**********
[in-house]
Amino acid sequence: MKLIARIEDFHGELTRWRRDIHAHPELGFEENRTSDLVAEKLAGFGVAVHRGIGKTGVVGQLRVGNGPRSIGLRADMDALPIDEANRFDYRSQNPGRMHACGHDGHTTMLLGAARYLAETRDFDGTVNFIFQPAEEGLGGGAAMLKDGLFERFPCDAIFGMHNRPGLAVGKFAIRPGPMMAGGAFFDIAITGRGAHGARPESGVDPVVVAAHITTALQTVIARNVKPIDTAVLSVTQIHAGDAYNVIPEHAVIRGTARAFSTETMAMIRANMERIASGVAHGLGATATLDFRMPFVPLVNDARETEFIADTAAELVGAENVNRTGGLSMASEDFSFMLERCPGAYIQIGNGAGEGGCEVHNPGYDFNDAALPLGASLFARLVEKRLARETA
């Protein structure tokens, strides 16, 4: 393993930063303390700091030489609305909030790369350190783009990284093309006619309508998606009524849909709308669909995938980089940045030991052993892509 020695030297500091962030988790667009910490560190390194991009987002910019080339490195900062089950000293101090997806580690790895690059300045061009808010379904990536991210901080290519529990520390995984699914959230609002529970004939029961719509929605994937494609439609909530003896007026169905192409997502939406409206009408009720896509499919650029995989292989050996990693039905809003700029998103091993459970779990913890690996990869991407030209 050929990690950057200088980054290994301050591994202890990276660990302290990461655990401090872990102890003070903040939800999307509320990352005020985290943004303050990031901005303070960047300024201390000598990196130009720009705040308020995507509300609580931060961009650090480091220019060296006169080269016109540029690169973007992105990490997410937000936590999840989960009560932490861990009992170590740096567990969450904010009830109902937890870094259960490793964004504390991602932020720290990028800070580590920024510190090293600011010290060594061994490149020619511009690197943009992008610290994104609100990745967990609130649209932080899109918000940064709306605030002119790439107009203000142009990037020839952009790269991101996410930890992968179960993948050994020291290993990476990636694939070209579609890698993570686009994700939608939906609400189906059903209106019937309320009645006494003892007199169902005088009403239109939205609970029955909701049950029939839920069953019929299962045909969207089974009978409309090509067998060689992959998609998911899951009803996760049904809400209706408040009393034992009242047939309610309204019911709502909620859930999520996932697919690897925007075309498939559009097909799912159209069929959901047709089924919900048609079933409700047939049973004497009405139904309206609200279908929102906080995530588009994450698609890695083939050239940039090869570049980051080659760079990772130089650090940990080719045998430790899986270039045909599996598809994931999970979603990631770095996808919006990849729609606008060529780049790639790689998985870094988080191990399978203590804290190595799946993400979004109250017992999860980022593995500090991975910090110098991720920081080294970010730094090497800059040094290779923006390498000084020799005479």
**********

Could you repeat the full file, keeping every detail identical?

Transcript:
[in-house]
Amino acid sequence: MKLIARIEDFHGELTRWRRDIHAHPELGFEENRTSDLVAEKLAGFGVAVHRGIGKTGVVGQLRVGNGPRSIGLRADMDALPIDEANRFDYRSQNPGRMHACGHDGHTTMLLGAARYLAETRDFDGTVNFIFQPAEEGLGGGAAMLKDGLFERFPCDAIFGMHNRPGLAVGKFAIRPGPMMAGGAFFDIAITGRGAHGARPESGVDPVVVAAHITTALQTVIARNVKPIDTAVLSVTQIHAGDAYNVIPEHAVIRGTARAFSTETMAMIRANMERIASGVAHGLGATATLDFRMPFVPLVNDARETEFIADTAAELVGAENVNRTGGLSMASEDFSFMLERCPGAYIQIGNGAGEGGCEVHNPGYDFNDAALPLGASLFARLVEKRLARETA
């Protein structure tokens, strides 16, 4: 393993930063303390700091030489609305909030790369350190783009990284093309006619309508998606009524849909709308669909995938980089940045030991052993892509 020695030297500091962030988790667009910490560190390194991009987002910019080339490195900062089950000293101090997806580690790895690059300045061009808010379904990536991210901080290519529990520390995984699914959230609002529970004939029961719509929605994937494609439609909530003896007026169905192409997502939406409206009408009720896509499919650029995989292989050996990693039905809003700029998103091993459970779990913890690996990869991407030209 050929990690950057200088980054290994301050591994202890990276660990302290990461655990401090872990102890003070903040939800999307509320990352005020985290943004303050990031901005303070960047300024201390000598990196130009720009705040308020995507509300609580931060961009650090480091220019060296006169080269016109540029690169973007992105990490997410937000936590999840989960009560932490861990009992170590740096567990969450904010009830109902937890870094259960490793964004504390991602932020720290990028800070580590920024510190090293600011010290060594061994490149020619511009690197943009992008610290994104609100990745967990609130649209932080899109918000940064709306605030002119790439107009203000142009990037020839952009790269991101996410930890992968179960993948050994020291290993990476990636694939070209579609890698993570686009994700939608939906609400189906059903209106019937309320009645006494003892007199169902005088009403239109939205609970029955909701049950029939839920069953019929299962045909969207089974009978409309090509067998060689992959998609998911899951009803996760049904809400209706408040009393034992009242047939309610309204019911709502909620859930999520996932697919690897925007075309498939559009097909799912159209069929959901047709089924919900048609079933409700047939049973004497009405139904309206609200279908929102906080995530588009994450698609890695083939050239940039090869570049980051080659760079990772130089650090940990080719045998430790899986270039045909599996598809994931999970979603990631770095996808919006990849729609606008060529780049790639790689998985870094988080191990399978203590804290190595799946993400979004109250017992999860980022593995500090991975910090110098991720920081080294970010730094090497800059040094290779923006390498000084020799005479």